MELBOURNE, Australia – The Australian government has selected Hanwha and Rheinmetall to participate in the next phase of its A$15 billion (U.S. $10.3 billion) infantry fighting vehicle program, being delivered under Project Land 400 Phase 3.
Hanwha’s AS21 Redback IFV, a variant of the South Korean Army’s K21 vehicle, and Rheinmetall’s Lynx KF41 will now progress to a 12-month risk mitigation activity program later this year, which will test the vehicles under operational conditions.
Land 400 Phase 3 (Mounted Close Combat Capability) will acquire up to 450 tracked IFVs to replace the Australian Army’s ageing M113AS4 armoured personnel carriers. A decision on which tenderer will progress to the acquisition phase of the program will be presented to government for consideration in 2022.
“The two companies have been assessed as offering vehicles that are best able to meet the requirements of the Army while offering value for money for defense,” Minister for Defence Industry Melissa Price said at the Sept. 16 announcement.
The announcement reduces the field from four to two, with BAE Systems (CV90) and General Dynamics Land Systems (Ajax) now eliminated from the competition.
Phase 3 of the overarching Land 400 program follows on from the A$5.2 billion (U.S. $3.6 billion) Phase 2, under which Rheinmetall is delivering 211 Boxer wheeled 8x8 combat reconnaissance vehicles to replace the Australian Army’s light armored vehicles.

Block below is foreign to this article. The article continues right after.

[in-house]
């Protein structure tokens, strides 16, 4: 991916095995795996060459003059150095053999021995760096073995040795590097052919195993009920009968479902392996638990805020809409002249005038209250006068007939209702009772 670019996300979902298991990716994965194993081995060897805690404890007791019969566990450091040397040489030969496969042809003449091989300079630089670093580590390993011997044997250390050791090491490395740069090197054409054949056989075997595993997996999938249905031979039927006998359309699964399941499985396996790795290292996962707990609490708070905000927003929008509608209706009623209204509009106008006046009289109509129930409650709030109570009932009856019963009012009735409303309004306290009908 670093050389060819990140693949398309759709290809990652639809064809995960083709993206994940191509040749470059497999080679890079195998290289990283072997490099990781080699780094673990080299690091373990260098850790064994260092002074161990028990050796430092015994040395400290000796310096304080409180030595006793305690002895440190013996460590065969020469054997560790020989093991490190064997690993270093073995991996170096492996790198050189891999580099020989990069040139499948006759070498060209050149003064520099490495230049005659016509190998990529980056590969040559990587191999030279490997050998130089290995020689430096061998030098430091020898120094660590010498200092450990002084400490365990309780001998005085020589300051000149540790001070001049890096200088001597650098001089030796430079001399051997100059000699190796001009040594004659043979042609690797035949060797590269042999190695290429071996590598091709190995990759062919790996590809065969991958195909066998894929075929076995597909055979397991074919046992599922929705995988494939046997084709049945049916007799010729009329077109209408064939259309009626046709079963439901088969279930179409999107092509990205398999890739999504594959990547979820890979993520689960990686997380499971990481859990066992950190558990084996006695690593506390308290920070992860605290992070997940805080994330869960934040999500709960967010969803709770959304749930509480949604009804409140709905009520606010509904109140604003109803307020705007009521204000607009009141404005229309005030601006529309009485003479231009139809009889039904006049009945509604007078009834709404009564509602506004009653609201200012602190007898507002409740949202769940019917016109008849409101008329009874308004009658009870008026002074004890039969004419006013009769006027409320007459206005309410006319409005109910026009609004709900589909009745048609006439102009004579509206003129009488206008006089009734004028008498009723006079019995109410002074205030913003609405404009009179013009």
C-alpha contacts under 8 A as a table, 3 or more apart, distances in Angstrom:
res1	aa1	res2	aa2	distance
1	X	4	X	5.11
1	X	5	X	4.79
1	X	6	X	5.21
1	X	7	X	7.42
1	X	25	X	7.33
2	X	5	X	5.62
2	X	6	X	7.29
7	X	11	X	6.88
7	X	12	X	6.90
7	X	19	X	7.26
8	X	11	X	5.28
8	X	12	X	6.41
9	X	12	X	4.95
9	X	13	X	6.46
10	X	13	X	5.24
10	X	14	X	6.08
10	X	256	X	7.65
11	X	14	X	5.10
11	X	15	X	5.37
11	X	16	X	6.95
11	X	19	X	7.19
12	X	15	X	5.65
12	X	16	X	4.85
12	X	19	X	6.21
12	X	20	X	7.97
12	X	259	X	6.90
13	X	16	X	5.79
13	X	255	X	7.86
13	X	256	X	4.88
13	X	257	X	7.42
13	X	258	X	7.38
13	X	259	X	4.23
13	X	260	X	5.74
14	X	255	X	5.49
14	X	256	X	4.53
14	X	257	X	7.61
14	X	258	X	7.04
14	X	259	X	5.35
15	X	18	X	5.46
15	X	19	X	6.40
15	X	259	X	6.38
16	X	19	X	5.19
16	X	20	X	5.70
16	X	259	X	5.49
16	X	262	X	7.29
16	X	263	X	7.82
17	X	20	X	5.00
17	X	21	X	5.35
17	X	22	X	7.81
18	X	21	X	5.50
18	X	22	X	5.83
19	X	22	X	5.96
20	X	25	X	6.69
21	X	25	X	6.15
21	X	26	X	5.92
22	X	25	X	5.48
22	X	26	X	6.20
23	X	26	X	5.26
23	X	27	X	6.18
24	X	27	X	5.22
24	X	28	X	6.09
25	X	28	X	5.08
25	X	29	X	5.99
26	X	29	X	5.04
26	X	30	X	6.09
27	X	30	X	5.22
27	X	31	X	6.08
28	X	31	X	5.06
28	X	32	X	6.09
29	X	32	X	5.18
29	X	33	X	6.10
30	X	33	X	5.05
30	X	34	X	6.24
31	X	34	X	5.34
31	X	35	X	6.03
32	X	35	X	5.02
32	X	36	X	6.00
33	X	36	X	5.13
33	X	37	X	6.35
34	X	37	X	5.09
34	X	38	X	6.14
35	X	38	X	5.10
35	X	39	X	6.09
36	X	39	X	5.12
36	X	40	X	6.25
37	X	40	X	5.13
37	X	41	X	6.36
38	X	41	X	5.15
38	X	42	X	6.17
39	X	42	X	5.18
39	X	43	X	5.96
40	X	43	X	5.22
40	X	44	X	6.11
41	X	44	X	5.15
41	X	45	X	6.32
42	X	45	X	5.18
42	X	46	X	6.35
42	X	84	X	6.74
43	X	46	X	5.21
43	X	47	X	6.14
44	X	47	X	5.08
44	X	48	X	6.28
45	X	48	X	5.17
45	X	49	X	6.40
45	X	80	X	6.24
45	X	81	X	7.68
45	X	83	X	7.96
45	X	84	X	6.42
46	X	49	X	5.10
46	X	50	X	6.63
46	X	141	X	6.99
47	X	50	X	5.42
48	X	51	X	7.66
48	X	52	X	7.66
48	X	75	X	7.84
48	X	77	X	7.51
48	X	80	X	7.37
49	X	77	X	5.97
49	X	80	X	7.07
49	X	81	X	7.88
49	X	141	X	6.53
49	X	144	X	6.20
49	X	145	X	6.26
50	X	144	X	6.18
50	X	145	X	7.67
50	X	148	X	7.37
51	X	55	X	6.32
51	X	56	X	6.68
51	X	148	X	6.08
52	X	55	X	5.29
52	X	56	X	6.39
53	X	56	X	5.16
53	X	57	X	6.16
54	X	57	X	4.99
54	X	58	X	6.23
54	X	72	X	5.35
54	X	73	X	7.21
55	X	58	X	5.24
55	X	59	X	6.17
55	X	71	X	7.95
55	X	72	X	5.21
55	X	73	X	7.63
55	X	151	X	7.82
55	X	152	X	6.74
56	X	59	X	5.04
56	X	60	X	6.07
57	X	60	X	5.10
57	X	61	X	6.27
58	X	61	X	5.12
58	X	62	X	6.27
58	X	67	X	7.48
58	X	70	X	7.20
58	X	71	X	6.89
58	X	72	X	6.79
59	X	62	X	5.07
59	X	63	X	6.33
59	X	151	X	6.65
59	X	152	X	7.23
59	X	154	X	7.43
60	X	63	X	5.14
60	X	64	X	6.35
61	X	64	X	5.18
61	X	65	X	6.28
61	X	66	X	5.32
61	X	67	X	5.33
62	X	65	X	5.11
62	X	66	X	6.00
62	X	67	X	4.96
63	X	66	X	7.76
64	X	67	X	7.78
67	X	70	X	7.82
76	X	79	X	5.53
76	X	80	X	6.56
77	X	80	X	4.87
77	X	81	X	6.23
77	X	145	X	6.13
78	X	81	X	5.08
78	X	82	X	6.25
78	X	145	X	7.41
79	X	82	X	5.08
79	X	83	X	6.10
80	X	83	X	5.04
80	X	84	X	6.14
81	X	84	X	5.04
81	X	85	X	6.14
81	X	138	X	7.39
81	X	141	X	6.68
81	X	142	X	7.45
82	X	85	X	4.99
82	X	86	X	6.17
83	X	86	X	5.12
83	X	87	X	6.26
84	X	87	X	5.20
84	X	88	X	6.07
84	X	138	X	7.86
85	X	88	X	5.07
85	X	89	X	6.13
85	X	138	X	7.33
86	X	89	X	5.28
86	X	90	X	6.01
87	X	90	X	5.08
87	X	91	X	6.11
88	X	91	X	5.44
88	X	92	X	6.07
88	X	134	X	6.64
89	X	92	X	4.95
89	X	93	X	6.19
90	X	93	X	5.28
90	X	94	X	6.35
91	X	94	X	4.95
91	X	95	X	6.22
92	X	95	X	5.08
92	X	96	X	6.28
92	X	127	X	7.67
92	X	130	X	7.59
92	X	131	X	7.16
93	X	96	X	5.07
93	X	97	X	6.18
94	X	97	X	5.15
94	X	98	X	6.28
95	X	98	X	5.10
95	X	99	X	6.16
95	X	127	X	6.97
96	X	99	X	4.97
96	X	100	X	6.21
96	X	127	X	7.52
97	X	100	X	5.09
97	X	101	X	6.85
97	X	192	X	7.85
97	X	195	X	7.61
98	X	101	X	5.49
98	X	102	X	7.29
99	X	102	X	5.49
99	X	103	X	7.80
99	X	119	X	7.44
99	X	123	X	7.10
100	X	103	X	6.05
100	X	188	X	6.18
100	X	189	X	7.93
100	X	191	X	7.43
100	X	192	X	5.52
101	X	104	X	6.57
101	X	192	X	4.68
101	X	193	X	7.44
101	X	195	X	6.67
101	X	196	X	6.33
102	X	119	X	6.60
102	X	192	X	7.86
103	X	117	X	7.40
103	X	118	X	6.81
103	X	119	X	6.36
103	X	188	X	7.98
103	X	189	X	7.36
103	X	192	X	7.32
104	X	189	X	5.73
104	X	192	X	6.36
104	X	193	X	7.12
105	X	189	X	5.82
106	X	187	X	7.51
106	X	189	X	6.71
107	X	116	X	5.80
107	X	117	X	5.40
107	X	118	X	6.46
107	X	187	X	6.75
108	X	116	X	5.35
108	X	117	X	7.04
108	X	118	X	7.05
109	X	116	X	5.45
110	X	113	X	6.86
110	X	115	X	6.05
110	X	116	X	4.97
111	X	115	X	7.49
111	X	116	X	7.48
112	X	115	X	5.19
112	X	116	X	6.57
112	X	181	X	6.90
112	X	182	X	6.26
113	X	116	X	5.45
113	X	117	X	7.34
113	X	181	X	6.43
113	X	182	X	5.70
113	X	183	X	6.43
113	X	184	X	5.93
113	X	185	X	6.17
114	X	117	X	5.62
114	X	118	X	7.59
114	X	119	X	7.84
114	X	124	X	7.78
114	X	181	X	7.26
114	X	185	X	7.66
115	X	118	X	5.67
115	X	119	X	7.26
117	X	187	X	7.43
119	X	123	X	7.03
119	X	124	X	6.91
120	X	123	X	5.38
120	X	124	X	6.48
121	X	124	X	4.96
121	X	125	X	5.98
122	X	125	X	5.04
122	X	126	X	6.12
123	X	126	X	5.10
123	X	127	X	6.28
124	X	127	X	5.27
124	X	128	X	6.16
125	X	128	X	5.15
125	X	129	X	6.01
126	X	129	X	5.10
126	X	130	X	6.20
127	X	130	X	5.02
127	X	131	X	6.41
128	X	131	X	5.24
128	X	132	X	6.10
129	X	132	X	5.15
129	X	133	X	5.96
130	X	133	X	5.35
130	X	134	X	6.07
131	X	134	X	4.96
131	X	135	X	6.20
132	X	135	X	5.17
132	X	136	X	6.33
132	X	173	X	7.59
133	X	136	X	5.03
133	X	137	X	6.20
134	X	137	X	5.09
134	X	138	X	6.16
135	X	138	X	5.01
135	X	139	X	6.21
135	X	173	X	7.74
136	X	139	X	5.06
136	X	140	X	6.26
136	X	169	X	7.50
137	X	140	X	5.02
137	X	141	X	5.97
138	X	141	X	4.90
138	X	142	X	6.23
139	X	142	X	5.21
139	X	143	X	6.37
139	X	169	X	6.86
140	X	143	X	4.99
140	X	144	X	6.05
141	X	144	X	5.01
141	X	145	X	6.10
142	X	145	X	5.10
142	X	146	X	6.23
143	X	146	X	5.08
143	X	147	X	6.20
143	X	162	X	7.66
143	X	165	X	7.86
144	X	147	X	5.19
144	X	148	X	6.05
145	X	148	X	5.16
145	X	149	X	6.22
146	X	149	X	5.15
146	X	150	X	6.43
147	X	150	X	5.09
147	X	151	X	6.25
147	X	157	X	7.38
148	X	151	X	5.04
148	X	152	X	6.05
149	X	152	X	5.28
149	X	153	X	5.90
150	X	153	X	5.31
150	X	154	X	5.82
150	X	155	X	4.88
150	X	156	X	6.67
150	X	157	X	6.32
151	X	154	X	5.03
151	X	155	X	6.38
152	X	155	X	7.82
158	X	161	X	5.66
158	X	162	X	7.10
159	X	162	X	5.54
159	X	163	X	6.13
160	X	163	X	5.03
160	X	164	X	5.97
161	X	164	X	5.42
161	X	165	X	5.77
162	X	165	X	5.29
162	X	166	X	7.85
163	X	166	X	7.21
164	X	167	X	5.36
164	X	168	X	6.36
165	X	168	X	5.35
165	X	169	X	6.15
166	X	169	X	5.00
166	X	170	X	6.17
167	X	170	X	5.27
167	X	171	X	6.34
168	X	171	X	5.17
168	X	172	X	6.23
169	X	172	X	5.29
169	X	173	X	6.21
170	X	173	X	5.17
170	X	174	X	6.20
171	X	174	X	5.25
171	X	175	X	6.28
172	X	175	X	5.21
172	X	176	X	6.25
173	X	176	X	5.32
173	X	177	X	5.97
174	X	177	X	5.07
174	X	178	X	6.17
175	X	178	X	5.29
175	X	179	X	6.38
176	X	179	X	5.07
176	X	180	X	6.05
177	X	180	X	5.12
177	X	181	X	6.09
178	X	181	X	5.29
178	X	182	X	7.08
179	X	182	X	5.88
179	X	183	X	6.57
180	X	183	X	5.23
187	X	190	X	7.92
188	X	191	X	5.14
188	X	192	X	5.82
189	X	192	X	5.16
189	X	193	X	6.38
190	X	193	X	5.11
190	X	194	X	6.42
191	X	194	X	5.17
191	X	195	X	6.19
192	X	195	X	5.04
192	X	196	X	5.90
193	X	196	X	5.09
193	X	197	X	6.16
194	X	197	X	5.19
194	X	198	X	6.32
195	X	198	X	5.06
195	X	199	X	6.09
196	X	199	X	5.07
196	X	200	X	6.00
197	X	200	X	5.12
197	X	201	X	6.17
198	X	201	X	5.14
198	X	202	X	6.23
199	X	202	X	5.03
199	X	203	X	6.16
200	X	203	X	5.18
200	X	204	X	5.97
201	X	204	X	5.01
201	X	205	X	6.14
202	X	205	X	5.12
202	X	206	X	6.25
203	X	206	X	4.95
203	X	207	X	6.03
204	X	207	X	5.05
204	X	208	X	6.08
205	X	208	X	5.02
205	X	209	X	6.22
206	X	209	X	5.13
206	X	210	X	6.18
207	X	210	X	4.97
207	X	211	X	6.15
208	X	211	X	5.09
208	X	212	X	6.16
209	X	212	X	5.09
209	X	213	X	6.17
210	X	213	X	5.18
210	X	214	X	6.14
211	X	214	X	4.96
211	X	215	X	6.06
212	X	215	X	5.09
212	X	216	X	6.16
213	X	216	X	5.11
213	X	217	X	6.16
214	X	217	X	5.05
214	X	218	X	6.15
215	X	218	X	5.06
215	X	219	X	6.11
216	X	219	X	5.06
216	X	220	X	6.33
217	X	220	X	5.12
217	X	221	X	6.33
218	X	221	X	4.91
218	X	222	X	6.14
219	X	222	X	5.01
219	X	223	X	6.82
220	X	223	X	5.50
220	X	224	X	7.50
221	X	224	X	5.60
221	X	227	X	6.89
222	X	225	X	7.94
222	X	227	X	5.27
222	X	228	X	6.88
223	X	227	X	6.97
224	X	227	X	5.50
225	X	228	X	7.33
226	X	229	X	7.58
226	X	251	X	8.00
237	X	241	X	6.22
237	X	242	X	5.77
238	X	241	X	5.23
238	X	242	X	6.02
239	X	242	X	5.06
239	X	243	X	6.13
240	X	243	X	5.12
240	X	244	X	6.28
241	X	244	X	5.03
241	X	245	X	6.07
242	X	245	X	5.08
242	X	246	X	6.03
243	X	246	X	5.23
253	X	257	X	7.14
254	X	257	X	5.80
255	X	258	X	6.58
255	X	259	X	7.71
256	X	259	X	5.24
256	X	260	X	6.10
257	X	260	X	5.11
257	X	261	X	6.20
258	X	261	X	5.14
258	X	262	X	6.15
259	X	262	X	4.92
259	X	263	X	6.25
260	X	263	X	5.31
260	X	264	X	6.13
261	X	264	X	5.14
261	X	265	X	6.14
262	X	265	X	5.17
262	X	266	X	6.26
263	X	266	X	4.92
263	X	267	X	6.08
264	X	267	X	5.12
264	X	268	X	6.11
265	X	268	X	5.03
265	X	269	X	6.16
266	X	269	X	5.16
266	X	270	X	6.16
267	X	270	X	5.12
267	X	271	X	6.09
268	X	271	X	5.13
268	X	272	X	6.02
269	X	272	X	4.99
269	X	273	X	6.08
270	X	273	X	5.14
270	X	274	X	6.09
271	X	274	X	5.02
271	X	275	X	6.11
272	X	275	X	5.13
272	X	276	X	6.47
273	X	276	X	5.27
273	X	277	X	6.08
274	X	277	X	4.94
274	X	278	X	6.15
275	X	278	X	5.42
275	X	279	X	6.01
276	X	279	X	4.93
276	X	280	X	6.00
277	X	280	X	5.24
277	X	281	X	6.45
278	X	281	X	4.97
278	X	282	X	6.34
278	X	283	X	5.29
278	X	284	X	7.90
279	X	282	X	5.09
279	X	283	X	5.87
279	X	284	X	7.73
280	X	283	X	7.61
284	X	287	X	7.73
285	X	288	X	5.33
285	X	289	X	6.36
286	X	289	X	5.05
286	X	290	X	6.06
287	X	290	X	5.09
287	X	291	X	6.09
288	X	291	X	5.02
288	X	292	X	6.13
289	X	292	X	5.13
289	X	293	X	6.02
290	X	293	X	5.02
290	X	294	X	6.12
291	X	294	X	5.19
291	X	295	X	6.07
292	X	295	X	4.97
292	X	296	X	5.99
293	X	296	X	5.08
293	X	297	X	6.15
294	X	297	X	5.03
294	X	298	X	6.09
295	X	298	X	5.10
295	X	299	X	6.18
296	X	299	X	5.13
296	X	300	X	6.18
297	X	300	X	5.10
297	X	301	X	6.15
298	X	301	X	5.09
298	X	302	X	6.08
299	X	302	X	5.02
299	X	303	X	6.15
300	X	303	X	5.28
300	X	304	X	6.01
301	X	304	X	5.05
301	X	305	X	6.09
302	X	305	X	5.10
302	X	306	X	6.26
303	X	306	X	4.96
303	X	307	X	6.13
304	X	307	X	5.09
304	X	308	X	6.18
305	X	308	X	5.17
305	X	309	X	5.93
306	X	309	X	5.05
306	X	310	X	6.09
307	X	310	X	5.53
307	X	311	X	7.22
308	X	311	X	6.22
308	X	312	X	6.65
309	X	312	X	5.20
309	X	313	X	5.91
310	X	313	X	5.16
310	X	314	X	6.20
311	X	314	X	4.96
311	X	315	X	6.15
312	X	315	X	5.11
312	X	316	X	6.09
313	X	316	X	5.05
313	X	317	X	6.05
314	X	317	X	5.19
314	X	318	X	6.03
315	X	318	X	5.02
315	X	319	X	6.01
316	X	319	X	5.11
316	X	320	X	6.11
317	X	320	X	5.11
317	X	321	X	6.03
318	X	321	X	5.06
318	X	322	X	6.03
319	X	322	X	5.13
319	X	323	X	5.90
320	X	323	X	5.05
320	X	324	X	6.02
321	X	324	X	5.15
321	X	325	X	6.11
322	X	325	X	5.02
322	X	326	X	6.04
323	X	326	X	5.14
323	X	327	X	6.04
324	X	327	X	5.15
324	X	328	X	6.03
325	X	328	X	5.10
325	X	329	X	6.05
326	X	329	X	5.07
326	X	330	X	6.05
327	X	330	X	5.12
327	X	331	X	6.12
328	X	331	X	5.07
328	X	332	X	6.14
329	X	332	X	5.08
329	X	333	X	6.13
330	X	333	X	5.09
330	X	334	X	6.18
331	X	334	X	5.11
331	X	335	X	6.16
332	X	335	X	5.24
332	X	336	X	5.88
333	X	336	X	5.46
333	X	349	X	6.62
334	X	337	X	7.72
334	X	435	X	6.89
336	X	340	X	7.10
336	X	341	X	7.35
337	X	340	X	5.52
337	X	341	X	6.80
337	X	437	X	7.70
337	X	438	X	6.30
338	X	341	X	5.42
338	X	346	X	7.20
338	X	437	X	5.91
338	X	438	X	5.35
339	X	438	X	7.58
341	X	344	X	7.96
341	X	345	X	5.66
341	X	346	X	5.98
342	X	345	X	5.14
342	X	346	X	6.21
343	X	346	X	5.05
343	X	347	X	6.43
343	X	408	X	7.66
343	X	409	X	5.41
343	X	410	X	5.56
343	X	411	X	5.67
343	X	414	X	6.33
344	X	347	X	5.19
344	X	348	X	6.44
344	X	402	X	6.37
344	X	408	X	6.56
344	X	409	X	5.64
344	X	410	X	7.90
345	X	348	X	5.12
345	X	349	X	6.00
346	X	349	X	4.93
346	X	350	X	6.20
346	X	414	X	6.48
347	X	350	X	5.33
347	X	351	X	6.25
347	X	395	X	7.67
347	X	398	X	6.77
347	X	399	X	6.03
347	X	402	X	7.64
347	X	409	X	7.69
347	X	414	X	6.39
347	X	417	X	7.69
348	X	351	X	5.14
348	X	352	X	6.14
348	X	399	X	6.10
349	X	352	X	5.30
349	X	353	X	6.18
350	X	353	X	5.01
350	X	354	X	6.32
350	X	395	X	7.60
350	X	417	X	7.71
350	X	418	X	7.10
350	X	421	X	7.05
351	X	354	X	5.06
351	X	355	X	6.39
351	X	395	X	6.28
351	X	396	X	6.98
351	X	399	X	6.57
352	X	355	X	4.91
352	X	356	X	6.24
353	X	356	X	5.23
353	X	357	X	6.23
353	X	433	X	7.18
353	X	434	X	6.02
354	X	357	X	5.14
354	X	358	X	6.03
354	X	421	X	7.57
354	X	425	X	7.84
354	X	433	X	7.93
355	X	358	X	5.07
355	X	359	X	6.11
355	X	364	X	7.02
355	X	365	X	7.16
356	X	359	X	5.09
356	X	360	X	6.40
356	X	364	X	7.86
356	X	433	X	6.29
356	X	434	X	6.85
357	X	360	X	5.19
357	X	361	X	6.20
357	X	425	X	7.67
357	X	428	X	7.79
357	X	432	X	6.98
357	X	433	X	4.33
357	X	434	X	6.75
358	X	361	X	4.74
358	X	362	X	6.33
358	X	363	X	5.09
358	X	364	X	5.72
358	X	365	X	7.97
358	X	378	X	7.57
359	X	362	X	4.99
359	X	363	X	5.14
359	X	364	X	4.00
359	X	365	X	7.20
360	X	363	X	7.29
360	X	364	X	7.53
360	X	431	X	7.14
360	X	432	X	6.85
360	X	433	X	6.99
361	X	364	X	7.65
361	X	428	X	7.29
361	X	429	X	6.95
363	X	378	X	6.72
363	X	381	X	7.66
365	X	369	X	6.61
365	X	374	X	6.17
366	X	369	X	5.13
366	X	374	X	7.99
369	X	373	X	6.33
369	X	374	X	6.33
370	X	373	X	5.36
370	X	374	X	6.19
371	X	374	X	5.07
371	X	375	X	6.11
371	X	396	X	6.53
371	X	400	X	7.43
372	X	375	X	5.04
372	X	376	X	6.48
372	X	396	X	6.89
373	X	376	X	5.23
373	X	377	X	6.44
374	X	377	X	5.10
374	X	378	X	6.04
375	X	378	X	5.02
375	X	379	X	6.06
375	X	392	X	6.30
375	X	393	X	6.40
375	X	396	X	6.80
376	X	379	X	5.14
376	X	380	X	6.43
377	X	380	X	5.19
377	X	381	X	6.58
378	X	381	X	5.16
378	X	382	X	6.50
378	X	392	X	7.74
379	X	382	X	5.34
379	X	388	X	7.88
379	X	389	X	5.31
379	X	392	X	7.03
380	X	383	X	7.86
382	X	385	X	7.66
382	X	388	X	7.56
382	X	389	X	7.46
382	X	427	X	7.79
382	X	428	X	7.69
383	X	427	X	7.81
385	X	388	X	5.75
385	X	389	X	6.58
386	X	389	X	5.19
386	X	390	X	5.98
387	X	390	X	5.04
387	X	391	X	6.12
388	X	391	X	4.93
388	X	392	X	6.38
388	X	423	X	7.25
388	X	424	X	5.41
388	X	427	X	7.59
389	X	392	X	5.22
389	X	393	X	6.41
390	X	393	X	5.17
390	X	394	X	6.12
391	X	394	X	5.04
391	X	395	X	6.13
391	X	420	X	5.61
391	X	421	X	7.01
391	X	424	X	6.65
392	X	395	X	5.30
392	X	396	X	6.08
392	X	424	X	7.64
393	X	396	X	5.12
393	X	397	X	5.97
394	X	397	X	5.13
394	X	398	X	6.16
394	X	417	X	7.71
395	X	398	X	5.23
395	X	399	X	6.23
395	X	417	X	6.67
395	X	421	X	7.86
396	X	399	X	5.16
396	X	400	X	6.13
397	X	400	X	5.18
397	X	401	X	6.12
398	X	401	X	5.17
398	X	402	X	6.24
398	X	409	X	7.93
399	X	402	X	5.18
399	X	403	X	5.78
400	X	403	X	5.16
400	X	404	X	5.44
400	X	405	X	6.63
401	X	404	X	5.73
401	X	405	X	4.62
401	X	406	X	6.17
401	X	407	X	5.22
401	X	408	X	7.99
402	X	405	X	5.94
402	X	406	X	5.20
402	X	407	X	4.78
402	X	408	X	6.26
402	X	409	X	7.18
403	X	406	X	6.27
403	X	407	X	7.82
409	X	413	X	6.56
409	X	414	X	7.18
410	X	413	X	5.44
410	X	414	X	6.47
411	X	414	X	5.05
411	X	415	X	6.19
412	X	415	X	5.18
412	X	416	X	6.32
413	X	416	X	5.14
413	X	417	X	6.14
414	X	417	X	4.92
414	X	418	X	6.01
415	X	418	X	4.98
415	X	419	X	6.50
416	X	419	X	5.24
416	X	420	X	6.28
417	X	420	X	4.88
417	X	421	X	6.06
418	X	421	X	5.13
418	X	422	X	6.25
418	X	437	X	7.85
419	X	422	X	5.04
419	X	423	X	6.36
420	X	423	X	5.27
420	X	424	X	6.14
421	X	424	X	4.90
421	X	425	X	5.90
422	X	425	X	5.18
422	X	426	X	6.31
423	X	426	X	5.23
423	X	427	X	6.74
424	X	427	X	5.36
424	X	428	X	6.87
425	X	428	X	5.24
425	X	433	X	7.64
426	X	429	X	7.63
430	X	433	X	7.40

Rheinmetall is assembling all but the first 25 Boxers at its recently established Military Vehicle Centre of Excellence at Ipswich, west of Brisbane. Local industry participation will be a key requirement for Land 400 Phase 3.
“Australian industry involvement and Australian workers are vital to this project,” Price said. “Phase 3 is another important opportunity for Australian industry to deliver leading edge technology for the ADF.”
Rheinmetall has indicated it will assemble the Lynx in its Ipswich facility and Hanwha announced on May 23 that it had teamed with EOS Group and Elbit Systems to develop the AS21 and build it in Geelong, south of Melbourne.
Hanwha and Rheinmetall are also the prime contenders for the Australian Army’s recently revitalized Land 8116 program, which will acquire 30 self-propelled howitzers, together with support vehicles and systems.
Hanwha is proposing a local version of its K9 Thunder 155mm SPH, dubbed Aussie Thunder, which the company said in May would be assembled in Geelong irrespective of the Land 400 Phase 3 outcome. Rheinmetall is expected to offer a solution based on its PzH 2000 vehicle.
Nigel Pittaway is the Australia correspondent for Defense News.